Main image of article Are Developers Really Interested in Apple's ARKit?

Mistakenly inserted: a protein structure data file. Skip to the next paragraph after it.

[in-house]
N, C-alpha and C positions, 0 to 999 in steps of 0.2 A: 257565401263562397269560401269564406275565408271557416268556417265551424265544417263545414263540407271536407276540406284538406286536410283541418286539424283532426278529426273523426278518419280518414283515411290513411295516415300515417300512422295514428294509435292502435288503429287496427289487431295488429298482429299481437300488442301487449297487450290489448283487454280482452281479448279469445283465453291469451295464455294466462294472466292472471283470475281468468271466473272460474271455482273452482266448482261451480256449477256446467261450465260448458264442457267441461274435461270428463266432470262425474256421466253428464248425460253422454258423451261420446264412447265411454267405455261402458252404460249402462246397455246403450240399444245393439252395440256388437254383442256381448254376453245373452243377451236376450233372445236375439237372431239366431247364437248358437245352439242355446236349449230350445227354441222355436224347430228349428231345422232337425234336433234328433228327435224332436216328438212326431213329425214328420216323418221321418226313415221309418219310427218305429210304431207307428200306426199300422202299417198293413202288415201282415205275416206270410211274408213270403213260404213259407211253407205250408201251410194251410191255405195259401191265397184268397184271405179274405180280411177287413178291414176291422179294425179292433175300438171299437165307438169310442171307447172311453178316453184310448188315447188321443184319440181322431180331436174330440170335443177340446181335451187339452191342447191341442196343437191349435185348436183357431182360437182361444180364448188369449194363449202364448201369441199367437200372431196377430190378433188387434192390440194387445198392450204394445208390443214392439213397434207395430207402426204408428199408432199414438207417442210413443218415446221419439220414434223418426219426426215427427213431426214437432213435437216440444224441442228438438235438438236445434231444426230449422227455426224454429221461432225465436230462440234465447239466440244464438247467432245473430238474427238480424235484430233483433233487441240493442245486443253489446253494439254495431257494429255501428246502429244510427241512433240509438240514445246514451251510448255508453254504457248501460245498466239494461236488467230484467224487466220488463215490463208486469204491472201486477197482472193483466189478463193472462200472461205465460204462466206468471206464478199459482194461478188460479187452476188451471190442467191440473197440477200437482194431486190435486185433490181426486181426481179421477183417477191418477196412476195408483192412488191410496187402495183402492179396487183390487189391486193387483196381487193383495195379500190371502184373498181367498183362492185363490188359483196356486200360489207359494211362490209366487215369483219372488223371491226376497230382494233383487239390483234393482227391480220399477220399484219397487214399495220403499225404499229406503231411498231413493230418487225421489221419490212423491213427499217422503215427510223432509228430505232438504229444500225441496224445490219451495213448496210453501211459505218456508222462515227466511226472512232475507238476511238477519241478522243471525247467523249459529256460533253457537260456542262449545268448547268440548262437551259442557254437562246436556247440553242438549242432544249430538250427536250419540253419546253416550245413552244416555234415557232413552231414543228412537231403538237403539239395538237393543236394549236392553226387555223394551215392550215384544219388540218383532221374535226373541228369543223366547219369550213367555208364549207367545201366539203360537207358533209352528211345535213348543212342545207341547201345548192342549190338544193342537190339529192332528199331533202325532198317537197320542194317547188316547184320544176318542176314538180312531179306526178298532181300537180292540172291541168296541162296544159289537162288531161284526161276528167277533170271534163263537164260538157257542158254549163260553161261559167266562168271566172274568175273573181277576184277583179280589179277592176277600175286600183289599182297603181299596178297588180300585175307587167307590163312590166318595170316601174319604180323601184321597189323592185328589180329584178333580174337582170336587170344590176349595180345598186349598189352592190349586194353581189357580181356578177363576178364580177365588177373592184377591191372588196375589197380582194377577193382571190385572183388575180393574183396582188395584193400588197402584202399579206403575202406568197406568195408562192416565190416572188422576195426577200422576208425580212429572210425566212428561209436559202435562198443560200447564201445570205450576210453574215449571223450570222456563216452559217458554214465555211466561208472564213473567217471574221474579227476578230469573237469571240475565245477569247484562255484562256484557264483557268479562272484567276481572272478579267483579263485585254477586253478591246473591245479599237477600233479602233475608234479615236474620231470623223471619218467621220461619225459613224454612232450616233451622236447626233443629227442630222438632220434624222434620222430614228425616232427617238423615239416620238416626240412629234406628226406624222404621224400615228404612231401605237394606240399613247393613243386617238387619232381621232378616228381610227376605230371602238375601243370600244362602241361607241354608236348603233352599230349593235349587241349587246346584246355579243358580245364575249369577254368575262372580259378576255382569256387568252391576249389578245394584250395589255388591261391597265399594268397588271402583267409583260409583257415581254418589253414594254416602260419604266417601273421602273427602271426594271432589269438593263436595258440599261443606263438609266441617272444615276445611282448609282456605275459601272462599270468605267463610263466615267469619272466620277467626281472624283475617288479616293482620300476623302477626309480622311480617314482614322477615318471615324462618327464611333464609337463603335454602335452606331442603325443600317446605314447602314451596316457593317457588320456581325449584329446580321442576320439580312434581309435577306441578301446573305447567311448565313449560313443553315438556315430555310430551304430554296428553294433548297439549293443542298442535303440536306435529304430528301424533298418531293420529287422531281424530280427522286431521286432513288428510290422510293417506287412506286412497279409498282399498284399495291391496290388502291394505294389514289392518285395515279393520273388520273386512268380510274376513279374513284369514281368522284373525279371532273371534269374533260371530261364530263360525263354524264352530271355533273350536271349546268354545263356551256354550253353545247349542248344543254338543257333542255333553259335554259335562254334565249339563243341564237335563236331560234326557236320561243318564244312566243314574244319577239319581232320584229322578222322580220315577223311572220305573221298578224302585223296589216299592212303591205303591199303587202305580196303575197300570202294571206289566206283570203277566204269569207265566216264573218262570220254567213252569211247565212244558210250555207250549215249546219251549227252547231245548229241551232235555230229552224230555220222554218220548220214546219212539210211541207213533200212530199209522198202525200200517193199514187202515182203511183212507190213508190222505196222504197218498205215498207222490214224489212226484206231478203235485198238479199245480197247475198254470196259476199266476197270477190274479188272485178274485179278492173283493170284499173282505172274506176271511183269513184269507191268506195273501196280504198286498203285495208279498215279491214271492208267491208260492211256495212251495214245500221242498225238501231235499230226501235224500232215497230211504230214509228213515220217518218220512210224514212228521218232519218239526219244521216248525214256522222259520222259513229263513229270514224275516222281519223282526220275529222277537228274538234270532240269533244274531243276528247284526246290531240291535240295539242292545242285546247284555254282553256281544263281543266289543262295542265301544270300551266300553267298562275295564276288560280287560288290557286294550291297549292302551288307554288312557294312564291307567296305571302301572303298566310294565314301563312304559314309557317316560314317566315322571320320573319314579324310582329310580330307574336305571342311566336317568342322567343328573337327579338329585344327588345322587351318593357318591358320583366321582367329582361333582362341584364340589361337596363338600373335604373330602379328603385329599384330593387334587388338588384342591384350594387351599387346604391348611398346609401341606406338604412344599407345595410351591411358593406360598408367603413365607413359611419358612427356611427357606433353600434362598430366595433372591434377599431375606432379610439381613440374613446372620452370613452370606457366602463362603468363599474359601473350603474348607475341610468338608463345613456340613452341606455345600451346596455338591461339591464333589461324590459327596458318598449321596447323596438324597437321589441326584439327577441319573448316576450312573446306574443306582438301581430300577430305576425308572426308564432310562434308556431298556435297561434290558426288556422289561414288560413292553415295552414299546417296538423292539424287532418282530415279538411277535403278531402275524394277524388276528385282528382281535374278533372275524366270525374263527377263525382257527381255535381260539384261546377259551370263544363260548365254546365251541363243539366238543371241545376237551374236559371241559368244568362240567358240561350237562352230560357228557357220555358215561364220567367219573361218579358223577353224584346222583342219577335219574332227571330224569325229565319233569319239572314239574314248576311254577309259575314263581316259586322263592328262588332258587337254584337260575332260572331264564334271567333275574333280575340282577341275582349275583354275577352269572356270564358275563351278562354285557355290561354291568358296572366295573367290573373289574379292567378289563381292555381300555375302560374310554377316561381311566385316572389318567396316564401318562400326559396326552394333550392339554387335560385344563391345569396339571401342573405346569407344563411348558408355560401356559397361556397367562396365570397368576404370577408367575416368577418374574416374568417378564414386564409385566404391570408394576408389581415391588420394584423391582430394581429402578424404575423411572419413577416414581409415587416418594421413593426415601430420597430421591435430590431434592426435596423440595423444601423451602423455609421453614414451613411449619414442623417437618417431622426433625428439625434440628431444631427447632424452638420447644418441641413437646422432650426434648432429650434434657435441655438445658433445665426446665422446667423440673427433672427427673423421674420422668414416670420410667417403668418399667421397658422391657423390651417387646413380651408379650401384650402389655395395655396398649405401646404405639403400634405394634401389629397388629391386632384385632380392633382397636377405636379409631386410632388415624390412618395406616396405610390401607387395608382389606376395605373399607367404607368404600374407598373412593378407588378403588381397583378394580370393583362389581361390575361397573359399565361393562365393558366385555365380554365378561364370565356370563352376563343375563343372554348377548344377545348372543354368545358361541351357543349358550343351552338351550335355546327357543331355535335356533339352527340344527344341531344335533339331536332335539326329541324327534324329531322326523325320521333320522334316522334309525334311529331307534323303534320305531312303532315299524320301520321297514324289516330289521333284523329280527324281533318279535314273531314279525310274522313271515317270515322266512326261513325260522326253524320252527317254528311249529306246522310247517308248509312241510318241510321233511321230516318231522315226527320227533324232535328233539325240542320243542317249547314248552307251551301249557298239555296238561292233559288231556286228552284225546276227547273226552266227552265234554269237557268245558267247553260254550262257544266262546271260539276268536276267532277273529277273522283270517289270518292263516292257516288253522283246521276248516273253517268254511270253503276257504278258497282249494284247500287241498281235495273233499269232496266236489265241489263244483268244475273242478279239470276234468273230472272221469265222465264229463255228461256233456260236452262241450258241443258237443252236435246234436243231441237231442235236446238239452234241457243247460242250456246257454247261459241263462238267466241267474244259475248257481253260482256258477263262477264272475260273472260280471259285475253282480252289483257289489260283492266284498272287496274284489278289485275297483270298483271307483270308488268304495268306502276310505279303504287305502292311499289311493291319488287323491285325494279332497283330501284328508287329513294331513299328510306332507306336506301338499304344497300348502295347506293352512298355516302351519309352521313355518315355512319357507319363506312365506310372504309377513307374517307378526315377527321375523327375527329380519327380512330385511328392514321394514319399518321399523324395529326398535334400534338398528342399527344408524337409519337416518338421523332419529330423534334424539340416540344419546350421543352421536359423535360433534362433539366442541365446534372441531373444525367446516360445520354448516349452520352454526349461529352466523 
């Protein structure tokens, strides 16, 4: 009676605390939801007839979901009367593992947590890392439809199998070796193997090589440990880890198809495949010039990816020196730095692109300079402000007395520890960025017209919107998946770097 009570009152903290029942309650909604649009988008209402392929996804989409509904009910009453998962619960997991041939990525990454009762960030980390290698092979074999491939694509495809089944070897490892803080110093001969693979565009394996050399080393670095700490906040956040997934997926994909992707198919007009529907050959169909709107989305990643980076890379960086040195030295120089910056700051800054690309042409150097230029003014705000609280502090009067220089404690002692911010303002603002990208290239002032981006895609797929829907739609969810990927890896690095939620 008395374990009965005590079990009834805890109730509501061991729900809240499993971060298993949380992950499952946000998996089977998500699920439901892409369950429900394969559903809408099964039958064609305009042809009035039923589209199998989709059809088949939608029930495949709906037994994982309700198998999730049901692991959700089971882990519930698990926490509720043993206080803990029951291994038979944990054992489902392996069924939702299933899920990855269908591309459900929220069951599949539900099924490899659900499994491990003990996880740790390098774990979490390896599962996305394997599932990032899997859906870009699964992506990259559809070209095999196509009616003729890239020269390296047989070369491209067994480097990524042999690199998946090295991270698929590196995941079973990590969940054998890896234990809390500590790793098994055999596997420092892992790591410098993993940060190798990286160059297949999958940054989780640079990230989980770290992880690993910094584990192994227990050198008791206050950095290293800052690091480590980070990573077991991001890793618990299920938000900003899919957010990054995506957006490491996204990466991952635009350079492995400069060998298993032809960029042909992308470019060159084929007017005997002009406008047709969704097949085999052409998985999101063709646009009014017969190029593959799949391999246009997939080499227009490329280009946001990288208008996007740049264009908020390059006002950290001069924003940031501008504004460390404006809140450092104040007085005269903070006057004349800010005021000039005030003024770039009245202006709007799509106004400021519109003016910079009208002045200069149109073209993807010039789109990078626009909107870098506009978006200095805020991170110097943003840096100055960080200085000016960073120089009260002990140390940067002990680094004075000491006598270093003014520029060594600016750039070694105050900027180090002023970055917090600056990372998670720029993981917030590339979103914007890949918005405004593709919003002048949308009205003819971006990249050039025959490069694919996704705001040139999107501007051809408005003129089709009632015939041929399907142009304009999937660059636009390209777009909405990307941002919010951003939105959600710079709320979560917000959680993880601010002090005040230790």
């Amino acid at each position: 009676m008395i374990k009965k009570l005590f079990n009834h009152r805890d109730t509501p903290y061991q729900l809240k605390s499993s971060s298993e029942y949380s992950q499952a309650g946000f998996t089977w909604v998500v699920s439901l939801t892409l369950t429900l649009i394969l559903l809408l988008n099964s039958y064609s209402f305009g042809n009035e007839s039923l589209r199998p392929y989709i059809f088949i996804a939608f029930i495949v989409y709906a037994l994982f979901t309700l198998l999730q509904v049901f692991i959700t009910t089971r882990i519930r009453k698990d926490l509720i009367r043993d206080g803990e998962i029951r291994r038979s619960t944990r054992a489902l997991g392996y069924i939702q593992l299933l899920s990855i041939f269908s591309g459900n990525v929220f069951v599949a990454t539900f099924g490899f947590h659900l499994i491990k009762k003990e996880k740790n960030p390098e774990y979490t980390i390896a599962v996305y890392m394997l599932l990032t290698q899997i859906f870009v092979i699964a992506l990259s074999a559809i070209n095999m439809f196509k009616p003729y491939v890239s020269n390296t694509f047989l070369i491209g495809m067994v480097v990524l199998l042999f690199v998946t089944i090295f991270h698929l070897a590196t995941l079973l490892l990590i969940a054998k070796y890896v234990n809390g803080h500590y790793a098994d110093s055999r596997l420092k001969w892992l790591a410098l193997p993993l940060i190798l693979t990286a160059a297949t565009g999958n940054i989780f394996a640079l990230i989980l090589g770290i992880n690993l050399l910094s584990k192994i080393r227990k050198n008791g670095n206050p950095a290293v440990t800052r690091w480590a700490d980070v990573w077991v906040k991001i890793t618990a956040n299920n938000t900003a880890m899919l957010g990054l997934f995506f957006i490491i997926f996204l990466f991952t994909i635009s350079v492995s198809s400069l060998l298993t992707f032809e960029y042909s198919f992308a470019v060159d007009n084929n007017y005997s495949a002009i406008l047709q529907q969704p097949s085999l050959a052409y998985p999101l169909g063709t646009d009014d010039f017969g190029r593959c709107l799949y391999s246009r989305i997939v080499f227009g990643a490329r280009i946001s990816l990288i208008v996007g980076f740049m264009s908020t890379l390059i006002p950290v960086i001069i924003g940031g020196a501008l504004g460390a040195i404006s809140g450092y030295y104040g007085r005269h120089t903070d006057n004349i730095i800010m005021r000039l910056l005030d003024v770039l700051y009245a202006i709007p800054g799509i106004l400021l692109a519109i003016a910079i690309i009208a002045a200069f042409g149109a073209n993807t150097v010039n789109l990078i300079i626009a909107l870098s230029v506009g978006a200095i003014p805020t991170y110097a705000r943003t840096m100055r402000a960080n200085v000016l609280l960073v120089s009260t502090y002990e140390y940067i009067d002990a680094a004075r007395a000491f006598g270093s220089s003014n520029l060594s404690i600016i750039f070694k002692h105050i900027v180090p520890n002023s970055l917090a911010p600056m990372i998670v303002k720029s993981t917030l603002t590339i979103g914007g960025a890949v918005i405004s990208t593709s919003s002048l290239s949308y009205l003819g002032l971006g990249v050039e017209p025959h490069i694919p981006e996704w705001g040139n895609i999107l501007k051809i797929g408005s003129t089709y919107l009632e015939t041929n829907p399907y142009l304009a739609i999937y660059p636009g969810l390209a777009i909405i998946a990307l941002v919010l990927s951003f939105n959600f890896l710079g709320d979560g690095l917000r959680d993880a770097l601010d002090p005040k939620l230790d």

[caption id="attachment_143220" align="aligncenter" width="1024"] Augmented Reality Augmented Reality (AR)[/caption] Developers aren’t gravitating toward ARKit, Apple’s framework for building augmented reality (AR) experiences, according to data from app-analytics firm Apptopia. Only 1,000 apps in Apple’s App Store (out of 3+ million) have adopted ARKit, Apptopia said, and adoption has (reportedly) trended steadily downward since the framework launched in September. Of those AR apps, some 30 percent are games, while 13.2 percent are entertainment-related and 11.9 percent are utilities. (In a separate statement released after the Apptopia posting, Apple said that "customers are now enjoying close to 2,000 ARKit-enabled apps spanning every category on the App Store.") Whether or not you believe Apptopia’s data, it’s clear that AR isn’t on the radar screen of most developers—but that could eventually change. In early 2016, a Goldman Sachs Virtual and Augmented Reality Report predicted that, by 2025, the global combined sales of AR and VR products could hit $180 billion annually. Outside of established tech firms such as Google and Apple, Magic Leap and other startups continue to attract cash and attention from investors who believe AR could become the future of productivity and entertainment apps. The widespread furor over “Pokémon Go,” a smartphone-based AR game that quickly became a sensation among players of all ages in 2016, demonstrates that an AR app can indeed become an addictive blockbuster—provided all the right elements in place. (Although “Pokémon Go” benefitted from the global popularity of the Pokémon brand, as well as the novelty of the AR experience itself, it eventually experienced a predictable dip in installations and usage—suggesting that AR-heavy apps may follow the same lifecycles as conventional apps.) Those interested in developing AR apps for mobile aren’t limited to ARKit; Google offers ARCore, which also detects flat surfaces on which app-users can place virtual objects. ARCore works with the Unity and Unreal engines, and Java/OpenGL; that’s a bit different than ARKit, which leverages Apple’s homebrewed technologies such as Metal and SceneKit, with support for Unity and Unreal. Even if the AR market seems a bit soft at the moment, Apple, Google and other big tech firms still seem committed to the technology; for developers, that means AR remains something to keep an eye on.